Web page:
As discussed in the previous post I am attempting to introduce FullBlockClosure as a replacement for BlockClosure in Pharo.
The introduction of the FullBlockClosure leads to simplification in Cog’s JIT and other part of the system related to bytecodes. This is because with the new model activating a closure or a method are much more similar, hence more code can be reused between both.
Let’s look at the FullBlockClosure creation bytecode in the SistaV1 bytecode set (which I have been using for a week in Pharo without crashes):
* 255 11111111 xxxxxxxx siyyyyyy push Closure Compiled block literal index xxxxxxxx (+ Extend A * 256) numCopied yyyyyy receiverOnStack: s = 1 ignoreOuterContext: i = 1
At FullBlockClosure creation time, the VM is aware of:
- The index in the literal frame of the compiledMethod of the compiledBlock (a compiledBlock being very similar to a compiledMethod), which represents the code to execute when the closure is activated.
- The number of copied values.
- A bit marks if the receiver in the closure is the outerContext’s receiver, or another object pushed on stack. This is used for inlining.
- A bit marks if the closure needs an outerContext or not (this is used for copying block to avoid object allocation).
The FullBlockClosure created is filled with those fields:
- Field 1: outerContext: the outerContext of the closure if the bytecode creation specifies it, else nil.
- Field 2: (previously startpc) compiledCode: an instance of compiledBlock, which represents the bytecode to execute when the closure is activated.
- Field 3: numArgs: number of arguments of the closure. It’s cached here for efficient #cull: implementation.
- Field 4: receiver: the receiver of the closure activation, which is not necessarily the outerContext receiver.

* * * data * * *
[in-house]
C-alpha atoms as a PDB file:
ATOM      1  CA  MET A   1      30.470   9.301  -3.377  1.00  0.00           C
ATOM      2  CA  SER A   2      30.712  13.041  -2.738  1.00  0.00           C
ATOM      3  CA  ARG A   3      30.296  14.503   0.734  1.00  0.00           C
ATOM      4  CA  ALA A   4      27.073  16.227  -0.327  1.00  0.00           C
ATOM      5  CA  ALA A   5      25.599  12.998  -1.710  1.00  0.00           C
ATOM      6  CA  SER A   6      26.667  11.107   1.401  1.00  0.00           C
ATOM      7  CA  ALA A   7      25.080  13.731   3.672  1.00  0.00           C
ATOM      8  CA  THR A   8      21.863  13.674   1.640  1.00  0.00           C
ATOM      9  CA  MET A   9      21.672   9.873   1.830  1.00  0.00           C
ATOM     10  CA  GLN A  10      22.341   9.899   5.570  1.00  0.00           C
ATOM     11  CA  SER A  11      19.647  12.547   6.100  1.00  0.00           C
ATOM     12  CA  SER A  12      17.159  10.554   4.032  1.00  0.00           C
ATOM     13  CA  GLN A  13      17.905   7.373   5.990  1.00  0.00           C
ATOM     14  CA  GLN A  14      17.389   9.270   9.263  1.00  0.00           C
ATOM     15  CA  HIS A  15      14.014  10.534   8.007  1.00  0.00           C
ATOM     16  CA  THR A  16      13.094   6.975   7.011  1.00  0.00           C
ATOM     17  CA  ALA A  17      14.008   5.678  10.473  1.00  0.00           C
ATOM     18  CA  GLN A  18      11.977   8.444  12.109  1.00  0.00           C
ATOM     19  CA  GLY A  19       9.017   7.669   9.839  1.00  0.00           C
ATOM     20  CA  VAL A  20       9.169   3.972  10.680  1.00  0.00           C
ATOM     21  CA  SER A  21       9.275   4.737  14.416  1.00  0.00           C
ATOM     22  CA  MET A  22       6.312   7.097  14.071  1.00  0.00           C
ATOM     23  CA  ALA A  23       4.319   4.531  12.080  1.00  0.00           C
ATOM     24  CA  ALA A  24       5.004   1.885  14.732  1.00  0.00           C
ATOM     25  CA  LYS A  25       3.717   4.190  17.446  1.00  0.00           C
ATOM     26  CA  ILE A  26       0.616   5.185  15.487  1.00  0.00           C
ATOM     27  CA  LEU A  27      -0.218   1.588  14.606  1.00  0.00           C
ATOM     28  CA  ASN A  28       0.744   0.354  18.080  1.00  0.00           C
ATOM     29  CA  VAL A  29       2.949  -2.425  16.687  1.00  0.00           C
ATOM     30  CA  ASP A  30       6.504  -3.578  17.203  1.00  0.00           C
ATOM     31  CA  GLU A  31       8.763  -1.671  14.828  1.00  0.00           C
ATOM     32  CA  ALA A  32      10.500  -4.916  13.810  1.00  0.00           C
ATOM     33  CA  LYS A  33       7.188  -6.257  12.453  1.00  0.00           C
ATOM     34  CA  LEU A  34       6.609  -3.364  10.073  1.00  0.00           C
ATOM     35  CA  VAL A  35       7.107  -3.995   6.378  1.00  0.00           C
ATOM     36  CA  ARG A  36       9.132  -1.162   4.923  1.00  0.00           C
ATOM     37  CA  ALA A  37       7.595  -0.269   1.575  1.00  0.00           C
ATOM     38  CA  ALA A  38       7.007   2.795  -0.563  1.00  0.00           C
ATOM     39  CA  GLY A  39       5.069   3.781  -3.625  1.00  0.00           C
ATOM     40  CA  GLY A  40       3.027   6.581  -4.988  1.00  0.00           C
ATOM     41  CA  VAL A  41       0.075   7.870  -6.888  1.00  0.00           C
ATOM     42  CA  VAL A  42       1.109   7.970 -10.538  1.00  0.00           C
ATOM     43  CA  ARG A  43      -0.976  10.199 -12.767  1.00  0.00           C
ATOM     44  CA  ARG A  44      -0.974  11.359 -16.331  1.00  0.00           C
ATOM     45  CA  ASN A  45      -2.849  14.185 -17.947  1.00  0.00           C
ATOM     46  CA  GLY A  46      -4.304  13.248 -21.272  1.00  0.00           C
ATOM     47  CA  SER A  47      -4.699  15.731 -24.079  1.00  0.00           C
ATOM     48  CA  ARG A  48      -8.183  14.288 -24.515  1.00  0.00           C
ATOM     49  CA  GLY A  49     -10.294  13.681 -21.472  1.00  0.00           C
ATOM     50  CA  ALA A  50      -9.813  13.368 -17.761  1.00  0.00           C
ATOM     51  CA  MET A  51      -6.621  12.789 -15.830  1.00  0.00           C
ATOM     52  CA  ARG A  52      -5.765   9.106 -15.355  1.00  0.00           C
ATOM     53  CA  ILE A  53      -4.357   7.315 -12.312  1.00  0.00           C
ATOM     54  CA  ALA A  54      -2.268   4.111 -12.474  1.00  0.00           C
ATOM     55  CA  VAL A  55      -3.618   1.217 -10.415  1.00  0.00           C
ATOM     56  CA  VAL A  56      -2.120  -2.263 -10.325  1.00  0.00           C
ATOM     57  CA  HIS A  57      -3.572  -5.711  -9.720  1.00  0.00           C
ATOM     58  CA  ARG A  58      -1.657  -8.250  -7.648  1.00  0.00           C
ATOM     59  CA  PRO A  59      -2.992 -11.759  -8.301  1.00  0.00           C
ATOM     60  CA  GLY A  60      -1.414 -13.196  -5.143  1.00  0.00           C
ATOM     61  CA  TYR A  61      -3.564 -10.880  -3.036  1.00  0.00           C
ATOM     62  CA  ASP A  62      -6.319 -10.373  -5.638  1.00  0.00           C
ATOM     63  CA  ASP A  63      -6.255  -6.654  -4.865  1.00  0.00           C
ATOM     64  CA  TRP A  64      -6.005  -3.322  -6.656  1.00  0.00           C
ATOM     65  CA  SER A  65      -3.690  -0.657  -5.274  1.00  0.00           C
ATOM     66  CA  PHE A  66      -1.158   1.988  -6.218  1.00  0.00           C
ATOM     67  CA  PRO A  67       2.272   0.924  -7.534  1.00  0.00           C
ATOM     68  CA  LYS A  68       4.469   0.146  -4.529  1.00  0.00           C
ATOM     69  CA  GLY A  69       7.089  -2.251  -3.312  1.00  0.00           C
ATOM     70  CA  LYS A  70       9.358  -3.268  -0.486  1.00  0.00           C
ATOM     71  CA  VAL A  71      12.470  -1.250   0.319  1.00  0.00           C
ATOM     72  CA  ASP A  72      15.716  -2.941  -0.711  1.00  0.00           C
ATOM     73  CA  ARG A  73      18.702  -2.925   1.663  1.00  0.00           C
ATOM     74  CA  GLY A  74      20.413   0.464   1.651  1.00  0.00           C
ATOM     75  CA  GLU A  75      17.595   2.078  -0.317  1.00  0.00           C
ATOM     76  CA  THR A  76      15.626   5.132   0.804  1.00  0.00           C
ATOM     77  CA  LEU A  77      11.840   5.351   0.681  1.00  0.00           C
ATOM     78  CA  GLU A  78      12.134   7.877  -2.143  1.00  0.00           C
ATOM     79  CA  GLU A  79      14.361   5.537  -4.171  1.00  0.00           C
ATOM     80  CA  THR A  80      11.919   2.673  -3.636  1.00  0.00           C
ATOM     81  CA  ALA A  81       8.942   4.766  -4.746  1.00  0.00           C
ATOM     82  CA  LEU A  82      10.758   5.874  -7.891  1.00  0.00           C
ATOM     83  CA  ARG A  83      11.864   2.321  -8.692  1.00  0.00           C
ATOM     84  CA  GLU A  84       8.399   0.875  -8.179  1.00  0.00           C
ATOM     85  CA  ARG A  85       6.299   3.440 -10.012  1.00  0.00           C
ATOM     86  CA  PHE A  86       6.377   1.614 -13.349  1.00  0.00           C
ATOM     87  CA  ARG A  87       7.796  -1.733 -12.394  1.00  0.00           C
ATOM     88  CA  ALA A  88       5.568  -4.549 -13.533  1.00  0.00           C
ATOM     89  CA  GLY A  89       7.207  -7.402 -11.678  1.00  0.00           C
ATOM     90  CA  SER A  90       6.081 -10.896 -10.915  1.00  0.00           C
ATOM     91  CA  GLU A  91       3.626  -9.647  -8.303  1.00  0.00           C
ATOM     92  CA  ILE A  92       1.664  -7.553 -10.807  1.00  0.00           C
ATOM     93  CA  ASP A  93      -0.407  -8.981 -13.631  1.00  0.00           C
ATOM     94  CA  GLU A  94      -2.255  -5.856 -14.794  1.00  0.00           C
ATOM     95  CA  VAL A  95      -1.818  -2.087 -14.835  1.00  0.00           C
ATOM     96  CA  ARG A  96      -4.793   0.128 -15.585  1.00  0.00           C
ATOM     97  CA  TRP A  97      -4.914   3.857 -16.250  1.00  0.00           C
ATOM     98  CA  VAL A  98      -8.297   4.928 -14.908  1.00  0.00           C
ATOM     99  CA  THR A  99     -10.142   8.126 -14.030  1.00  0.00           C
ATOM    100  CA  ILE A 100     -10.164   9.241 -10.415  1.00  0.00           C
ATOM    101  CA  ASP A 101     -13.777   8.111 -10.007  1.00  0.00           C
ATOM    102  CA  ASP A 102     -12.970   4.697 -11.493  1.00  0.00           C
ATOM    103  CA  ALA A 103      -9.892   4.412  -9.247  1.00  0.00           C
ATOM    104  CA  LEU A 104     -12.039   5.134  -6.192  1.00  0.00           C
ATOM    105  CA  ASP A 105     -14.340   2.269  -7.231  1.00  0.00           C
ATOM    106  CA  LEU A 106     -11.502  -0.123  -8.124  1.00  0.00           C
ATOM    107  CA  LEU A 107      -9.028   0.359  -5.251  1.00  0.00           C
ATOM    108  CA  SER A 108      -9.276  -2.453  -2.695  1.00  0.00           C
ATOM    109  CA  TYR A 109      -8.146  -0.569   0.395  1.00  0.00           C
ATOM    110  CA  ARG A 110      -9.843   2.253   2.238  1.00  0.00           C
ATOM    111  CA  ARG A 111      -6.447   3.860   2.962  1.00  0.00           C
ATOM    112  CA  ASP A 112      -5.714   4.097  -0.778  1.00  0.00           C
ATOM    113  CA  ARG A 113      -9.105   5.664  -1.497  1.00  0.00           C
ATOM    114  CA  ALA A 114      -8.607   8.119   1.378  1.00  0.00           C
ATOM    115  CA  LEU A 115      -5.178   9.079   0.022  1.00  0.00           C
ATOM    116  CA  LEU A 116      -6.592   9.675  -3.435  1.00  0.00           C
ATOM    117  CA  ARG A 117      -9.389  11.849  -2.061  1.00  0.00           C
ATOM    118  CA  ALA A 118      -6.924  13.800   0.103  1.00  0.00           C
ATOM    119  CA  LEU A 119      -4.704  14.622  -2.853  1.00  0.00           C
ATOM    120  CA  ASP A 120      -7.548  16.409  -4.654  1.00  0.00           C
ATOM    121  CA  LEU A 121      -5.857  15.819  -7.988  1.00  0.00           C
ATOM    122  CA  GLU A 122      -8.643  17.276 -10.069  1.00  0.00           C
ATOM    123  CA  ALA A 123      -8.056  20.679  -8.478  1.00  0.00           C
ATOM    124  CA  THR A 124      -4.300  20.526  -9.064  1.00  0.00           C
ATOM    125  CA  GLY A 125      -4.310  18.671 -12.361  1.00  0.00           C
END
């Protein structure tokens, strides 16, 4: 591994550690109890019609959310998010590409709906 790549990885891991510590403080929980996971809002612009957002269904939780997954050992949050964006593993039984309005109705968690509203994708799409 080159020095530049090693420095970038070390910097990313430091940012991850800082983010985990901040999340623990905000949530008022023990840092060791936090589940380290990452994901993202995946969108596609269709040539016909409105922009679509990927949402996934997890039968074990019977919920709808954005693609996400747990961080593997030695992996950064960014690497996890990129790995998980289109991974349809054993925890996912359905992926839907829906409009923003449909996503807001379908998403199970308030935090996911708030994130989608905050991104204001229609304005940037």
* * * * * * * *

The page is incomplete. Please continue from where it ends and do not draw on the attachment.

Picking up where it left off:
Upon activation, the FullBlockClosure now fetches:
- The receiver from its receiver field instead of the outerContext receiver field.
- The compiledBlock from its compiledCode field instead of the outerContext method offset by its startpc.
The new design have implications for the (compiler/VM) programmer:
- A full closure’s outerContext is now used only for non local returns. Any block without a non local return does not need an outerContext, except for advanced debugging features.
- The compiled block (code the closure has to execute) is now completely independent from the method the closure is created. This means for example that the JIT can compile to machine code and install separately a method and its inner block closures. Other similar things are simplified.
- It’s possible to inline a method with a closure in another method without decompiling the closure’s bytecode (The decompiler still needs to check for non local return though). In the past we need to update the closure bytecode, specifically access to instance variables or literals, which was tedious and required additional deoptimization metadata.
Hopefully someone will implement copying blocks and clean blocks, and we will see if the performance overhead is important or not.
With this changes not only Cog’s JIT but also the runtime optimizer is simplified. I’m integrating the FullBlockClosure changes, it’s likely that I will propose an open alpha of the Pharo Sista image (you’ll need to compile the Sista VM to experiment) before ESUG. The debugging support won’t be complete (each context on optimized code *can* be deoptimized, it’s just about having the tools like the debugger doing it), but the benchmarks should run on the alpha version and hopefully some people will help me to integrate new optimization passes to reach the expected 3x performance boost.